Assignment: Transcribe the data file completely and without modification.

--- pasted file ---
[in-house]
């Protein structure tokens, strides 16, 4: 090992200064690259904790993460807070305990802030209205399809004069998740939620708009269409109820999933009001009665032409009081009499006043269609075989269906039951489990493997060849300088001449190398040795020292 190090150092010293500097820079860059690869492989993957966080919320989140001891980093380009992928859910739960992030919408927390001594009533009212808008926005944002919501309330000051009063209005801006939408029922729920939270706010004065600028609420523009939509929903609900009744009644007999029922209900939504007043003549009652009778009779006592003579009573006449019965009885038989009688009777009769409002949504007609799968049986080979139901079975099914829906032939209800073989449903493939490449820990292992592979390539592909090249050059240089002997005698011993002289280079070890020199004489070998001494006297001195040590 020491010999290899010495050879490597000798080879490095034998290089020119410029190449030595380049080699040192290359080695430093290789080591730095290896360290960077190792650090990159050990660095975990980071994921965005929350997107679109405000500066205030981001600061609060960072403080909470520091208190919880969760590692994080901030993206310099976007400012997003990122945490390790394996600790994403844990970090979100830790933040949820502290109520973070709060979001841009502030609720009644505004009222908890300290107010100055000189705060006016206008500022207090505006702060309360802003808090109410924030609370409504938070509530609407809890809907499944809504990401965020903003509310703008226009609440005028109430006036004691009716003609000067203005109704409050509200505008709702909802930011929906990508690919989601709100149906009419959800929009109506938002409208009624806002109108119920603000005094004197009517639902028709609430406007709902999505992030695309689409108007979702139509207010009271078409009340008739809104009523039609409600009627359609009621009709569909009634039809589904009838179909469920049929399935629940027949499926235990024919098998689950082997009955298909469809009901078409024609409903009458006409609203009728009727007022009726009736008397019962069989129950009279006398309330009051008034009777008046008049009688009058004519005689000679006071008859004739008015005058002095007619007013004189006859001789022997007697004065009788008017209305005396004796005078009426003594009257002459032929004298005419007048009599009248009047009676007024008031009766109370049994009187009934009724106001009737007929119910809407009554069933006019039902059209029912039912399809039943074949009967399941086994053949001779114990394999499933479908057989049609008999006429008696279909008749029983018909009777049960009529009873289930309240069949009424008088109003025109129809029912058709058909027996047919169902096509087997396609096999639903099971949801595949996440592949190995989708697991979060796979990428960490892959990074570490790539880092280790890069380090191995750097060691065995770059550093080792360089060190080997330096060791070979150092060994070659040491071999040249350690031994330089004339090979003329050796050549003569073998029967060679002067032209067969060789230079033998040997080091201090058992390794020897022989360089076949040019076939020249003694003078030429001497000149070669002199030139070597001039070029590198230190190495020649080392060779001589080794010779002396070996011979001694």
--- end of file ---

[in-house]
């Protein structure tokens, strides 16, 4: 090992200064690259904790993460807070305990802030209205399809004069998740939620708009269409109820999933009001009665032409009081009499006043269609075989269906039951489990493997060849300088001449190398040795020292 190090150092010293500097820079860059690869492989993957966080919320989140001891980093380009992928859910739960992030919408927390001594009533009212808008926005944002919501309330000051009063209005801006939408029922729920939270706010004065600028609420523009939509929903609900009744009644007999029922209900939504007043003549009652009778009779006592003579009573006449019965009885038989009688009777009769409002949504007609799968049986080979139901079975099914829906032939209800073989449903493939490449820990292992592979390539592909090249050059240089002997005698011993002289280079070890020199004489070998001494006297001195040590 020491010999290899010495050879490597000798080879490095034998290089020119410029190449030595380049080699040192290359080695430093290789080591730095290896360290960077190792650090990159050990660095975990980071994921965005929350997107679109405000500066205030981001600061609060960072403080909470520091208190919880969760590692994080901030993206310099976007400012997003990122945490390790394996600790994403844990970090979100830790933040949820502290109520973070709060979001841009502030609720009644505004009222908890300290107010100055000189705060006016206008500022207090505006702060309360802003808090109410924030609370409504938070509530609407809890809907499944809504990401965020903003509310703008226009609440005028109430006036004691009716003609000067203005109704409050509200505008709702909802930011929906990508690919989601709100149906009419959800929009109506938002409208009624806002109108119920603000005094004197009517639902028709609430406007709902999505992030695309689409108007979702139509207010009271078409009340008739809104009523039609409600009627359609009621009709569909009634039809589904009838179909469920049929399935629940027949499926235990024919098998689950082997009955298909469809009901078409024609409903009458006409609203009728009727007022009726009736008397019962069989129950009279006398309330009051008034009777008046008049009688009058004519005689000679006071008859004739008015005058002095007619007013004189006859001789022997007697004065009788008017209305005396004796005078009426003594009257002459032929004298005419007048009599009248009047009676007024008031009766109370049994009187009934009724106001009737007929119910809407009554069933006019039902059209029912039912399809039943074949009967399941086994053949001779114990394999499933479908057989049609008999006429008696279909008749029983018909009777049960009529009873289930309240069949009424008088109003025109129809029912058709058909027996047919169902096509087997396609096999639903099971949801595949996440592949190995989708697991979060796979990428960490892959990074570490790539880092280790890069380090191995750097060691065995770059550093080792360089060190080997330096060791070979150092060994070659040491071999040249350690031994330089004339090979003329050796050549003569073998029967060679002067032209067969060789230079033998040997080091201090058992390794020897022989360089076949040019076939020249003694003078030429001497000149070669002199030139070597001039070029590198230190190495020649080392060779001589080794010779002396070996011979001694």